Bulgarian Prime Minister Boiko Borissov and other top officials met about 30 foreign ambassadors in Sofia to discuss the Viktoria Marinova murder case and his frustration at public statements about it.
The October 10 meeting, at the Cabinet building, took place at the request of Borissov, a few hours after he, the Interior Minister and the Prosecutor-General held a 9am news briefing to announce an arrest in the murder.
Severin Krassimirov (21) is in custody in Germany and subject to an extradition request by Bulgaria, which has pressed charges against him for the rape and murder of Marinova, who was a television presenter on a Rousse cable television station.
“I am not angry with you, but I am surprised that you have succumbed to some false suggestions,” the Prime Minister told the diplomats.
The Marinova murder received prominent coverage in international media, and comments by foreign politicians who linked it to Bulgaria’s low ranking in media freedom in the EU.
Borissov was reported as saying that he expected foreign ambassadors and media to call the government to ask about details of the case before posting positions and comments on the murder, but so far there had not been one call.
Earlier, at the morning news conference, Borissov said: “Over the course of three days, I read monstrous things about Bulgaria, none of which are true”.
Manfred Weber, the head of the European People’s Party group in the European Parliament and who is standing to succeed Jean-Claude Juncker as head of the European Commission after the May 2019 EP elections, annoyed Borissov with his comment on the Marinova case.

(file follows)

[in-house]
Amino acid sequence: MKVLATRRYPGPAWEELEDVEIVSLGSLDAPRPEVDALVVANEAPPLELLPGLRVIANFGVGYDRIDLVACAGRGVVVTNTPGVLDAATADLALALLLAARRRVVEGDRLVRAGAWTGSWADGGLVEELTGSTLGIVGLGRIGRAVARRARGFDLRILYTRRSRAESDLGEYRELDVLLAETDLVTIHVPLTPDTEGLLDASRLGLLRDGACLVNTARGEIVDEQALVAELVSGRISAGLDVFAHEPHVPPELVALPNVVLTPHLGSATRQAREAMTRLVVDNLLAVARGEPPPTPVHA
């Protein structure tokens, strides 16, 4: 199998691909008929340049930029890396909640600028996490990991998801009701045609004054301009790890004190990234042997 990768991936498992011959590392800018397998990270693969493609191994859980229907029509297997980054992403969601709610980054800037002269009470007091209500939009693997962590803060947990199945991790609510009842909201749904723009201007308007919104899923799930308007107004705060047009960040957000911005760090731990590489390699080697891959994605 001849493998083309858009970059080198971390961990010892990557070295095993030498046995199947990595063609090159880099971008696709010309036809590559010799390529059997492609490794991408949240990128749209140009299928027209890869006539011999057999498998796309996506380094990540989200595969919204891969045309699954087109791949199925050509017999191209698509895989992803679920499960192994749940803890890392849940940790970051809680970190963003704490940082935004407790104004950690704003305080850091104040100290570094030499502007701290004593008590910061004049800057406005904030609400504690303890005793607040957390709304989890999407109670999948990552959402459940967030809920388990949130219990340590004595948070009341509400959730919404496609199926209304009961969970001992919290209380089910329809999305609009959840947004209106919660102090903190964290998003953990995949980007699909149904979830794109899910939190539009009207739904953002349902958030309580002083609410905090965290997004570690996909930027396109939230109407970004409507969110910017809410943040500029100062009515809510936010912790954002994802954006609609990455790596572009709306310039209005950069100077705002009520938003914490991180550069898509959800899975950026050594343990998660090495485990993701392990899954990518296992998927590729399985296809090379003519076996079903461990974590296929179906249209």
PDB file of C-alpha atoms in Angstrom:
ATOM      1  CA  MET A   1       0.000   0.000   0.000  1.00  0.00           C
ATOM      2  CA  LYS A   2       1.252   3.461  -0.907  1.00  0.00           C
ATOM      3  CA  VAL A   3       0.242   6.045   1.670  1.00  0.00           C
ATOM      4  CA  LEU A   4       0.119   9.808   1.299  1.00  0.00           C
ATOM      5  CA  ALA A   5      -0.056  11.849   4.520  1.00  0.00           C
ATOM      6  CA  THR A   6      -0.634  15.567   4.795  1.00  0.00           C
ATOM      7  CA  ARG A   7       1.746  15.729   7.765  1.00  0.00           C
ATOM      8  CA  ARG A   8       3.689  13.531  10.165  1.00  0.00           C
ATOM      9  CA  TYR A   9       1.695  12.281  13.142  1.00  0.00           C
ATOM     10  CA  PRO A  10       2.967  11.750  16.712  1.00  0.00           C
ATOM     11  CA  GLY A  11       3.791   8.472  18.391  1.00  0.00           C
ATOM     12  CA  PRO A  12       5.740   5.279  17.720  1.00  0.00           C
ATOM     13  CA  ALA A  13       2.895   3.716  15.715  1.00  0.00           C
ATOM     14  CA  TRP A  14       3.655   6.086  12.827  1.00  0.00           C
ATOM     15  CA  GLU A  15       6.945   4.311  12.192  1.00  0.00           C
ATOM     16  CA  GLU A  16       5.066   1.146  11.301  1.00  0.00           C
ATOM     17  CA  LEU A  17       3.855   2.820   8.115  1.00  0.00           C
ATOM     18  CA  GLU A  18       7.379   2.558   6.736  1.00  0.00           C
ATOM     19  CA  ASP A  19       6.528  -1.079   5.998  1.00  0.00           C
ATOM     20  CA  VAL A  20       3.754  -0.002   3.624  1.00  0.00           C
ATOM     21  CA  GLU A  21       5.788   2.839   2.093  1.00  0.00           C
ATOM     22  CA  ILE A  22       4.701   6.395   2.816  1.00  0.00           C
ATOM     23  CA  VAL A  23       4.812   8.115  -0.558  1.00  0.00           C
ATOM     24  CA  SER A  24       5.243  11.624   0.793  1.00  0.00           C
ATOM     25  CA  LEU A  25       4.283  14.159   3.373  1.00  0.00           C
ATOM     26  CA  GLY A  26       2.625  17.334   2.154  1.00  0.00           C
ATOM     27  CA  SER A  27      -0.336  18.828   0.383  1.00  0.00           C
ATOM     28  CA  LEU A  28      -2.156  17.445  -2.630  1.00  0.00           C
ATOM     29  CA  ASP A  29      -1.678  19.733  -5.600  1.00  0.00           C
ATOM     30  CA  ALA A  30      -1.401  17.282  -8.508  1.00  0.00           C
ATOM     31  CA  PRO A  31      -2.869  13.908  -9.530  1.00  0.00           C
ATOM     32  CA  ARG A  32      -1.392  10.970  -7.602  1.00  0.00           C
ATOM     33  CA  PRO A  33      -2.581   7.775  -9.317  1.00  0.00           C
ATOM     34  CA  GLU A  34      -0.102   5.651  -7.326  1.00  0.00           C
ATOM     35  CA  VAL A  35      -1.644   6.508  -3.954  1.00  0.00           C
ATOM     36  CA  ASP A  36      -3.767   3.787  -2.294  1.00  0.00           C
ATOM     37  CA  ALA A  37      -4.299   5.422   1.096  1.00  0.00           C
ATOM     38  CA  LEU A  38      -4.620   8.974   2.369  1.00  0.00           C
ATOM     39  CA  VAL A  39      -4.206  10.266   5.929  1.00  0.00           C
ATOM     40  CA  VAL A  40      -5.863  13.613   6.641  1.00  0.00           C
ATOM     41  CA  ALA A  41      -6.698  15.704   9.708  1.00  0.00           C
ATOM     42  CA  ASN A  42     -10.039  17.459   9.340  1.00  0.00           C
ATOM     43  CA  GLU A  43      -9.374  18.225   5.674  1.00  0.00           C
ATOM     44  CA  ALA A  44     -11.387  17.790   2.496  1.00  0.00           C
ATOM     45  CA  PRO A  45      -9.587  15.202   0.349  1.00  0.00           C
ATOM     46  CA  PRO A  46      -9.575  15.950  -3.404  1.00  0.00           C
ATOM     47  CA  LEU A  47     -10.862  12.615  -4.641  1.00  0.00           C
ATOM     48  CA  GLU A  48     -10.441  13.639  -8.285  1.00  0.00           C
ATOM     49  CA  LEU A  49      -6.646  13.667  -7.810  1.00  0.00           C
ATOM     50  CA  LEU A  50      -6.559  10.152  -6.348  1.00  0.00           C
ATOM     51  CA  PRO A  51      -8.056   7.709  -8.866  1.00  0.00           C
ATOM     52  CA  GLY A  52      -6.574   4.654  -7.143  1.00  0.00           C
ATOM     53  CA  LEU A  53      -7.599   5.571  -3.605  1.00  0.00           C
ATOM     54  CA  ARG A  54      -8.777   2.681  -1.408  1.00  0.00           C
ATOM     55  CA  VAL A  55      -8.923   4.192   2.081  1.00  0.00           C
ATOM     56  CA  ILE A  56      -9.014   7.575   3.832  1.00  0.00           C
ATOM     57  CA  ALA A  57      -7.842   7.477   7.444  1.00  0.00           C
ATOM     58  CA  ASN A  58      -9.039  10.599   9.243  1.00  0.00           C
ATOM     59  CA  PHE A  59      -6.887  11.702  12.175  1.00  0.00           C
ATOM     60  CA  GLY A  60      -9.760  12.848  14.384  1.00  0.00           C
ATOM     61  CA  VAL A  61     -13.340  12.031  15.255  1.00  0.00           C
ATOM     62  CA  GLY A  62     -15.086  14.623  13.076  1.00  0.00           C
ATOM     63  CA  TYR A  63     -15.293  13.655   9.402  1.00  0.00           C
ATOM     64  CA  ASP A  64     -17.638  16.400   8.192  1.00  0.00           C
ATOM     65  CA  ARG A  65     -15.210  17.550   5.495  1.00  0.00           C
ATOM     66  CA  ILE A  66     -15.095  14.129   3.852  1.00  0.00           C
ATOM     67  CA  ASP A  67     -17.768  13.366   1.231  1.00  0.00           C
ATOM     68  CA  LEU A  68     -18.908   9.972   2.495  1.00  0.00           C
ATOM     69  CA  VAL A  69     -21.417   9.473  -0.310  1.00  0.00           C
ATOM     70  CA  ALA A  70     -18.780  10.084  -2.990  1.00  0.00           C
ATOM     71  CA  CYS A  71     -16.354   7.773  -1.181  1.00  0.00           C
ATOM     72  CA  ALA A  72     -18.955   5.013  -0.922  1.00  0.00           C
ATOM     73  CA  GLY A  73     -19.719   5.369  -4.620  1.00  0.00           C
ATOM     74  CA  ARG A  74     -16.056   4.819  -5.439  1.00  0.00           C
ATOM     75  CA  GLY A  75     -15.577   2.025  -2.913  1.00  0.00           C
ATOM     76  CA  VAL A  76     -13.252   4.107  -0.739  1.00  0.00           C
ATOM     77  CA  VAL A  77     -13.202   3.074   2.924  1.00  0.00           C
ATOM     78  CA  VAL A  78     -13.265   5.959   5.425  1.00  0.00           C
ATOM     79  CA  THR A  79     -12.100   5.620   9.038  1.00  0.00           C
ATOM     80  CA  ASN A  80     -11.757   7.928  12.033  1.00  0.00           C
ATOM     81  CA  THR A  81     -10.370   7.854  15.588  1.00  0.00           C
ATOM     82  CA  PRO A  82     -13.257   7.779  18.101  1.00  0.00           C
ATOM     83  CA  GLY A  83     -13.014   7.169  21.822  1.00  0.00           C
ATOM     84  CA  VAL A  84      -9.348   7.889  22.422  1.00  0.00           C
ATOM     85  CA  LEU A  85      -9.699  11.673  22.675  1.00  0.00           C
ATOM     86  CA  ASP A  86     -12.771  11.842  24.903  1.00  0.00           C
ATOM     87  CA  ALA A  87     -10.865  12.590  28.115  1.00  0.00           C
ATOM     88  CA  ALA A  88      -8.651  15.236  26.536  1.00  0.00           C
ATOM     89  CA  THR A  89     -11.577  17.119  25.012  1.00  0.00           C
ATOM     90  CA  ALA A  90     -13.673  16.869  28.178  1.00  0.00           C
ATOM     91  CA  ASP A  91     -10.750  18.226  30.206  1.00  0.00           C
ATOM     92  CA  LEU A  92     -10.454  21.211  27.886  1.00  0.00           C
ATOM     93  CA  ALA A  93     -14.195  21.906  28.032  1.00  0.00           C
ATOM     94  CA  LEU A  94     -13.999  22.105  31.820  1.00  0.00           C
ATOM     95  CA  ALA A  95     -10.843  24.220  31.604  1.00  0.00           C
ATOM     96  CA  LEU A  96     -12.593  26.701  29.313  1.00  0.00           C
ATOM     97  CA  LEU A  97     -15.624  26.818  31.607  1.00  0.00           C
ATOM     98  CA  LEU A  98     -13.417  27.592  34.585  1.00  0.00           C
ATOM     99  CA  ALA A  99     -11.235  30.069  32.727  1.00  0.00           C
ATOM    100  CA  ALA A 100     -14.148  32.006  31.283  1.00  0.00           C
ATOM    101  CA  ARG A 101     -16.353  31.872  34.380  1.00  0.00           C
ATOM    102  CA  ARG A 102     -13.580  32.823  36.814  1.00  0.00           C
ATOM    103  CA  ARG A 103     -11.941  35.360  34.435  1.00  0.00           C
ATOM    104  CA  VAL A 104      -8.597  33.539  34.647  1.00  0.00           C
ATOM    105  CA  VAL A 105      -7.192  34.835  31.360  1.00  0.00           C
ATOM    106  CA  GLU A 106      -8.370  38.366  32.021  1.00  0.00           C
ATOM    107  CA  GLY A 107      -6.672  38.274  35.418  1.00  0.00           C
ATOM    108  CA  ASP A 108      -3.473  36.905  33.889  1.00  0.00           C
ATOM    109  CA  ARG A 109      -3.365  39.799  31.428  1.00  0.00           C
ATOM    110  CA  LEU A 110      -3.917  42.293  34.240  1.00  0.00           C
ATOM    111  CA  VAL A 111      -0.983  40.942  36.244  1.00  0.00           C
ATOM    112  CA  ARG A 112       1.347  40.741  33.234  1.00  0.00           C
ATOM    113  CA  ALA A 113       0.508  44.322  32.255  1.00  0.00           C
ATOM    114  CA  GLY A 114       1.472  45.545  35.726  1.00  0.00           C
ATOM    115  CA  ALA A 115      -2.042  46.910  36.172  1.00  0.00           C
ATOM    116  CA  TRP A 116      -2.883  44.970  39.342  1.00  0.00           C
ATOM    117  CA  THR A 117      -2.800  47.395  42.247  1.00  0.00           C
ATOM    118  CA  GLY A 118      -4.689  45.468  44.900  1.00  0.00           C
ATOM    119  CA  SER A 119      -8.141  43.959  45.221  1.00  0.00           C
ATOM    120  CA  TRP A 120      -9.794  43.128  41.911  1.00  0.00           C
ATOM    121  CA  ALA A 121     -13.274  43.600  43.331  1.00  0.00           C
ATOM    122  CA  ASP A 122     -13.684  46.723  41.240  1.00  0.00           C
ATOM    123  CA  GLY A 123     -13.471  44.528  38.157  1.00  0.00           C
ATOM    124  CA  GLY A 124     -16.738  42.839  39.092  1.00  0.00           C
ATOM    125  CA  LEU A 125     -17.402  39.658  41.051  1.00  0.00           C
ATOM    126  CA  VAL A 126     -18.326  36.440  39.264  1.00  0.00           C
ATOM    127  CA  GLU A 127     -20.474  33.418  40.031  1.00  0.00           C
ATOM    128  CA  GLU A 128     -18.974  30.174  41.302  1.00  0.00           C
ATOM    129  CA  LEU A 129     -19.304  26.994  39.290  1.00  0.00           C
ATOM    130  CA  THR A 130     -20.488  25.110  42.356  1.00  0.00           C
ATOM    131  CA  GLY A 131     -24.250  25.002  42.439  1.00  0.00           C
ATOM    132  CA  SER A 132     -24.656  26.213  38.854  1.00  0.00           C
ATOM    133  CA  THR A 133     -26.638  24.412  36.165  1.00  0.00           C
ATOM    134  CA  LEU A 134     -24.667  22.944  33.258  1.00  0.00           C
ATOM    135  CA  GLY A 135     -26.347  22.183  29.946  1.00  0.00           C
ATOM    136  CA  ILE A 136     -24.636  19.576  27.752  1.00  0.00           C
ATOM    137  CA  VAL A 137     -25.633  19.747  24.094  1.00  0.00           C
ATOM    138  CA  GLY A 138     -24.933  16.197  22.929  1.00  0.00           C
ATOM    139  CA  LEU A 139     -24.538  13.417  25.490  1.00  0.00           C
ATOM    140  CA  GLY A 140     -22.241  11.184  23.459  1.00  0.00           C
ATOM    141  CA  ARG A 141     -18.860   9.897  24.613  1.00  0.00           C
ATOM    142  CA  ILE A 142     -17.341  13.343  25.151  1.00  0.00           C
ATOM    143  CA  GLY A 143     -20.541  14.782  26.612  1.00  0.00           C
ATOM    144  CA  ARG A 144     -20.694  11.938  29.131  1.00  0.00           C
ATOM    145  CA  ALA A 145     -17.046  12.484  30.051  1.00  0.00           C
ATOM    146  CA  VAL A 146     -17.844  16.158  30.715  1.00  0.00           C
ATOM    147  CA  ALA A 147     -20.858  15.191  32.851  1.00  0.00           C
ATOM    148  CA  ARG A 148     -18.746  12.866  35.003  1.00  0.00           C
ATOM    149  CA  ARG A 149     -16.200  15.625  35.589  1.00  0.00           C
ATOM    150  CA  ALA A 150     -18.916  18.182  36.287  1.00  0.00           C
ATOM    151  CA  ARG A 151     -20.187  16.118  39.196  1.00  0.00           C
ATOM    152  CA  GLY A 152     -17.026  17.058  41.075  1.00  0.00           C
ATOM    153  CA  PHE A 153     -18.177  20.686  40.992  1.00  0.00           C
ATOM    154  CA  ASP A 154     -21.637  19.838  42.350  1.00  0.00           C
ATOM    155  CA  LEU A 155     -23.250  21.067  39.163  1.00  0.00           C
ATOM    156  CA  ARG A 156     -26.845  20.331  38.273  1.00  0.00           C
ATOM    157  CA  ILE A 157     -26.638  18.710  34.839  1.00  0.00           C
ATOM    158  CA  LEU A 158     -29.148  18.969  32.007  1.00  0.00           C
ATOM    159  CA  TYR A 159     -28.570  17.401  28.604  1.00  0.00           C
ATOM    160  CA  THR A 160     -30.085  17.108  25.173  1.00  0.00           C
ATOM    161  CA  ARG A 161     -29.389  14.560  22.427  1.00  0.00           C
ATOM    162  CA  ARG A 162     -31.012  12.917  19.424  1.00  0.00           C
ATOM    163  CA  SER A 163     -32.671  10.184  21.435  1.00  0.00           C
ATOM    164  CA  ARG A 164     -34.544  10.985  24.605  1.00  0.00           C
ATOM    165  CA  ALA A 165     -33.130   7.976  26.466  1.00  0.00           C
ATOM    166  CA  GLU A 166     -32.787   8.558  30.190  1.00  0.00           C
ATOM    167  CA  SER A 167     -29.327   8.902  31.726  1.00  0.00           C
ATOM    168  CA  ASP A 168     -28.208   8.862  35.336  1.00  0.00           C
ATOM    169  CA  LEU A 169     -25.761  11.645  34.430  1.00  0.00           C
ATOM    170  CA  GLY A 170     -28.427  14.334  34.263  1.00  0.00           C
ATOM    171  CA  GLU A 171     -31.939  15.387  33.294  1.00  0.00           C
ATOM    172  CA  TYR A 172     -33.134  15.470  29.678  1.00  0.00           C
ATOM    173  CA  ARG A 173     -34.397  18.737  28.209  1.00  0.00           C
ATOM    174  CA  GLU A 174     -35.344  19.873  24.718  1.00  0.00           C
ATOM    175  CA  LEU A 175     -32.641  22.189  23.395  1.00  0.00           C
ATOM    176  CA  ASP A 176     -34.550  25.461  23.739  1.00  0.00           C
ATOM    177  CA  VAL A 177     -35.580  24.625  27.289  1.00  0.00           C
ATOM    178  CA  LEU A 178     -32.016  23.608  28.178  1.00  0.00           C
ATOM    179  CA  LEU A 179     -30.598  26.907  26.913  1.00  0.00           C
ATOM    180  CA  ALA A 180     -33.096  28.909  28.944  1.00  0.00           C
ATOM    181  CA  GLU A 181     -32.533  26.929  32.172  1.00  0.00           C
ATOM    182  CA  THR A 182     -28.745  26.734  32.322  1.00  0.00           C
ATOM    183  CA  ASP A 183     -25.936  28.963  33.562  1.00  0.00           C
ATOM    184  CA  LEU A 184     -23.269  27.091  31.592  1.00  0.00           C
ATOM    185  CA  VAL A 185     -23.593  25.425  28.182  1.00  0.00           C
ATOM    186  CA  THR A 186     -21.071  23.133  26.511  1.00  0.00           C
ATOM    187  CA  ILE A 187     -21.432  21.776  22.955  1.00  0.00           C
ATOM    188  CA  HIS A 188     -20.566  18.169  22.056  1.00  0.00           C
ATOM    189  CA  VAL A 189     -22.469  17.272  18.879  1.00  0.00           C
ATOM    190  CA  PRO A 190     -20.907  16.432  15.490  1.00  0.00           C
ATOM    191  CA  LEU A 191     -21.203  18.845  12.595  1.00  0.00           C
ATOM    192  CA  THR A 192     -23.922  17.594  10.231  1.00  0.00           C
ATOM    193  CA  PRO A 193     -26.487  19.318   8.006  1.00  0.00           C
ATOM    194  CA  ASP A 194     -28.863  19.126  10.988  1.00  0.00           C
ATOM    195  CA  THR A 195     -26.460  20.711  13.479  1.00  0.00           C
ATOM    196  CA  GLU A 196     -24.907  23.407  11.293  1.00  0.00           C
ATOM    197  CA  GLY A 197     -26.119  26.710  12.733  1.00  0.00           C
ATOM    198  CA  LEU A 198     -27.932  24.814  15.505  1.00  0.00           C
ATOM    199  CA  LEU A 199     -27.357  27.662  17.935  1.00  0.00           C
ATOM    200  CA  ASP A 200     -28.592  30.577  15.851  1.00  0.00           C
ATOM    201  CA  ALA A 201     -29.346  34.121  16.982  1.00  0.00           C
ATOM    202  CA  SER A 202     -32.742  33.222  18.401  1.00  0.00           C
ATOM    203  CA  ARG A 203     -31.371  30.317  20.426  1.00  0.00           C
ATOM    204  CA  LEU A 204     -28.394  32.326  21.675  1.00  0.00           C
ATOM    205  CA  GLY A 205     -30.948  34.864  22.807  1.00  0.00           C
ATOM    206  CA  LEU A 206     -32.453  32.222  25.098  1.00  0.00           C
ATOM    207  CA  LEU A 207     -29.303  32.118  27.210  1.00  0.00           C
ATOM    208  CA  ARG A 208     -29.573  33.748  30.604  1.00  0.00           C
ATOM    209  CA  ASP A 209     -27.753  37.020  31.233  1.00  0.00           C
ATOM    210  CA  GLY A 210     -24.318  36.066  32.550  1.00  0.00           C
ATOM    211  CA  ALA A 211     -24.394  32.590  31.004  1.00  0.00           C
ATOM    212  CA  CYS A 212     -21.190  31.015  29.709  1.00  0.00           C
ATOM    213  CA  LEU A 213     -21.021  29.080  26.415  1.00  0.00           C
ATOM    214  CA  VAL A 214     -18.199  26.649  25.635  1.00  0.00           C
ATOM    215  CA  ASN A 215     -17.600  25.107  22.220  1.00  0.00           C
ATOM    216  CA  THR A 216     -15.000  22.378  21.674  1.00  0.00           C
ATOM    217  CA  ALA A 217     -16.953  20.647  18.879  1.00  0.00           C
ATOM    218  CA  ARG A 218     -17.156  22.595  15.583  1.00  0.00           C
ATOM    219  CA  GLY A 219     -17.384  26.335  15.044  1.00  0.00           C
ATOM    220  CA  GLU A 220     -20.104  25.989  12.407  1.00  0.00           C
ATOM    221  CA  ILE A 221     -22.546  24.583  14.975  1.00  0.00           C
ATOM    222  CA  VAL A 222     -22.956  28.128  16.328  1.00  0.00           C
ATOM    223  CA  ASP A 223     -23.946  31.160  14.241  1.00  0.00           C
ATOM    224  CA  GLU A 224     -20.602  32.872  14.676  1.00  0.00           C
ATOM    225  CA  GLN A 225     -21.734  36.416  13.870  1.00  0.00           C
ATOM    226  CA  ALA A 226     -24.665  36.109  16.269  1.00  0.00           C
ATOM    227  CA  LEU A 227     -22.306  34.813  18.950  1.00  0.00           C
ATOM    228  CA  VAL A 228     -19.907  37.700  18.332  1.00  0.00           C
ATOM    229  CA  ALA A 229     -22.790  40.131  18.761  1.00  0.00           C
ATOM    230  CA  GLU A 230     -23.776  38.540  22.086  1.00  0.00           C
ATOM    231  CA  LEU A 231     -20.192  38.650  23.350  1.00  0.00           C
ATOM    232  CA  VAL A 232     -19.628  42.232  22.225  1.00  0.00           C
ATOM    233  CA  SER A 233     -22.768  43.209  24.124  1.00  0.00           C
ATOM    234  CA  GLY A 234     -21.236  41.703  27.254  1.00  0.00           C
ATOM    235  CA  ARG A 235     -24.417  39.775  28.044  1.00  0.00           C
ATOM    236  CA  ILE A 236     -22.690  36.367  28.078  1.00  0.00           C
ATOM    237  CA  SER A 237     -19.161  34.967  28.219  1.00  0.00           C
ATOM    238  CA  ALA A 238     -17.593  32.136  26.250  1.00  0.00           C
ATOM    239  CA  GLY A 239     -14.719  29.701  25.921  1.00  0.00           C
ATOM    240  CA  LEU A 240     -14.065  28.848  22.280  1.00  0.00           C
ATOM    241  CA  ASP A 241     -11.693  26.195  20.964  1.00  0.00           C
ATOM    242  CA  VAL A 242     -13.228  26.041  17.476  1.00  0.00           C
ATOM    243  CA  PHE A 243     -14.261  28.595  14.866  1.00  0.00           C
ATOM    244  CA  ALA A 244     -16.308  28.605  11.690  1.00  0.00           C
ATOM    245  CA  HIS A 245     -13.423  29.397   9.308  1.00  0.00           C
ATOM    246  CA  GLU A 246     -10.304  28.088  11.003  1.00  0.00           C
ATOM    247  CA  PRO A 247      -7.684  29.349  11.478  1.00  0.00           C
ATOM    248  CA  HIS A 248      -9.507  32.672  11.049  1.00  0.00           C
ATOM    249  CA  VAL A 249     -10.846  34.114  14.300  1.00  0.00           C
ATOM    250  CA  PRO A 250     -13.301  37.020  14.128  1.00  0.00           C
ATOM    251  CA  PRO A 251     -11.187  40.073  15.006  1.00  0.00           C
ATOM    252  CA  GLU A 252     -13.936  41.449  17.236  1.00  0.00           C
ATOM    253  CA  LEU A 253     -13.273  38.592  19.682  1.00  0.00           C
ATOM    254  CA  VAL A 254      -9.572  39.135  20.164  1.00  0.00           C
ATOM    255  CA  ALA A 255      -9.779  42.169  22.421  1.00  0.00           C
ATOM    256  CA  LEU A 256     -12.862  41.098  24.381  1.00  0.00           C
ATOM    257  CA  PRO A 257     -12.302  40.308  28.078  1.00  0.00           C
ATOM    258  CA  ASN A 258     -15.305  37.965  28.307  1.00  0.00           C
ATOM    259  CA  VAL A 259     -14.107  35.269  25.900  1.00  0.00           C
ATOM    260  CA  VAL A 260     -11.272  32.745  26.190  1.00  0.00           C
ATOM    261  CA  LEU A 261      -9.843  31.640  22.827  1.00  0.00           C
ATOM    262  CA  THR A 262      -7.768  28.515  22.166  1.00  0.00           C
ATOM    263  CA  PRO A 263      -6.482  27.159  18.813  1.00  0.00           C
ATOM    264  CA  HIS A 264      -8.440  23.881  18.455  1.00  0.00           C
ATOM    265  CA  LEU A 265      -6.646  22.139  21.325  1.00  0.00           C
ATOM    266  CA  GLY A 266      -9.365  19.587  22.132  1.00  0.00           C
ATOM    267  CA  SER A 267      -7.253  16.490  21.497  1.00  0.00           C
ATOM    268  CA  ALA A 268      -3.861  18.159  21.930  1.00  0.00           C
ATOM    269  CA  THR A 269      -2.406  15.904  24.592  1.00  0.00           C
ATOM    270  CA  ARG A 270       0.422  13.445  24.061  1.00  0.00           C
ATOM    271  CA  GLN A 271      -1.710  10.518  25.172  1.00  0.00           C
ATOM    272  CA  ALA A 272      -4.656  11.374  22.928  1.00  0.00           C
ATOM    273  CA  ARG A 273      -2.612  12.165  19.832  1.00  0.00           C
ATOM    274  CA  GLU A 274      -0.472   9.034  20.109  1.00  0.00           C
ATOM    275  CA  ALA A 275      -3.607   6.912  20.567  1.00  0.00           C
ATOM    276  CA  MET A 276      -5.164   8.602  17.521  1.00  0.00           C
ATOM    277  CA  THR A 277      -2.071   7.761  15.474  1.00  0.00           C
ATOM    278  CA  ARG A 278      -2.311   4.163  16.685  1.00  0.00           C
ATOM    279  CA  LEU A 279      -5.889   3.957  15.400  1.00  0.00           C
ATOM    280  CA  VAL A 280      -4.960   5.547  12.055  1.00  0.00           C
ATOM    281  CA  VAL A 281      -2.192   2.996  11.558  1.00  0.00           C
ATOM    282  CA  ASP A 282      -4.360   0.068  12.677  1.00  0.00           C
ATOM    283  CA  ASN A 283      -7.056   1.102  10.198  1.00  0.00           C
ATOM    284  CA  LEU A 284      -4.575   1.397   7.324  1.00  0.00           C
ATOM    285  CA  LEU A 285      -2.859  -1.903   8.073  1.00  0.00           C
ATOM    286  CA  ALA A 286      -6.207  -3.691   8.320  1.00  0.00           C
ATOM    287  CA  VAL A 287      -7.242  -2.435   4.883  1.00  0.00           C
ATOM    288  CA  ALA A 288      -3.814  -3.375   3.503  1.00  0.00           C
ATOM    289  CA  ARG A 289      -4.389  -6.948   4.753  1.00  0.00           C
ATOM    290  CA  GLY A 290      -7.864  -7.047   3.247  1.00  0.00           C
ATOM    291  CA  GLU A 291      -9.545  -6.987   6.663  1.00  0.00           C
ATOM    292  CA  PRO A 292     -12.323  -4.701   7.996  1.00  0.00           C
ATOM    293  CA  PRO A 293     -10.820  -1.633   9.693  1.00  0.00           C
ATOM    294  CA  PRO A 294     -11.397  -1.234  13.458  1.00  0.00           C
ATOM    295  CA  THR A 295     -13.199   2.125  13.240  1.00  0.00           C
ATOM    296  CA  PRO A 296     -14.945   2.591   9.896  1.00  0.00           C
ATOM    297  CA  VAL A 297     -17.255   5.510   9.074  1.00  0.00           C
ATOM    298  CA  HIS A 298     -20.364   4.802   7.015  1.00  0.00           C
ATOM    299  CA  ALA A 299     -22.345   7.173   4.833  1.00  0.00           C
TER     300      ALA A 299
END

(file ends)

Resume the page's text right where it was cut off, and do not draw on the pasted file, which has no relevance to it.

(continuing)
Borissov said that he was not taking calls from the EPP about the case and would raise the matter of the comments about when he attends an EPP and a European Council meeting on October 17.
At the earlier news conference, referring to the comments from politicians in Brussels, Borissov said: “They destroyed us with tweets”.
The diplomats who attended the October 10 meeting included the envoys from the US, Germany, Russia, China and others. The Bulgarian side, apart from Borissov, included Interior Minister Mladen Marinov, Defence Minister and Deputy PM Krassimir Karakachanov and Prosecutor-General Sotir Tsatsarov.
Apart from the statements by politicians and media freedom watchdogs outside Bulgaria, there were comments from embassies in Sofia in the days after the news of the murder broke and before the suspect’s arrest was announced.
On October 9, the US embassy said that it “expresses shock and outrage regarding the murder of journalist Victoria Marinova. We call for a thorough investigation which results in the perpetrator/s being held accountable. We are ready to offer assistance to authorities if needed to help bring the perpetrator/s to justice”.
A day earlier, UK ambassador in Sofia Emma Hopkins said on Twitter: “Horrified by the brutal murder of Bulgarian journalist Viktoria Marinova. I look forward to a robust investigation into all possible motives and accountability for those responsible”.
On October 10, after the announcement of the arrest, European Commission President released a statement, welcoming “the swift and intensive efforts by Prime Minister Borissov and the Bulgarian authorities who in close cooperation with law enforcement agencies from other EU Member States successfully arrested the suspected murderer of journalist Victoria Marinova.
“The swift reaction and joint efforts demonstrate the resolve to bring justice for such despicable acts. Our thoughts remain with Victoria Marinova’s family and friends,” Juncker said.
In what looked very like a bid at fence-mending, Weber tweeted on October 10: “I strongly welcome the preliminary results of the inquiries into the murder of Viktoria Marinova. Bulgarian authorities have acted swiftly and effectively. We have full confidence in the Bulgarian authorities to find justice for the family and loved ones of Viktoria Marinova”.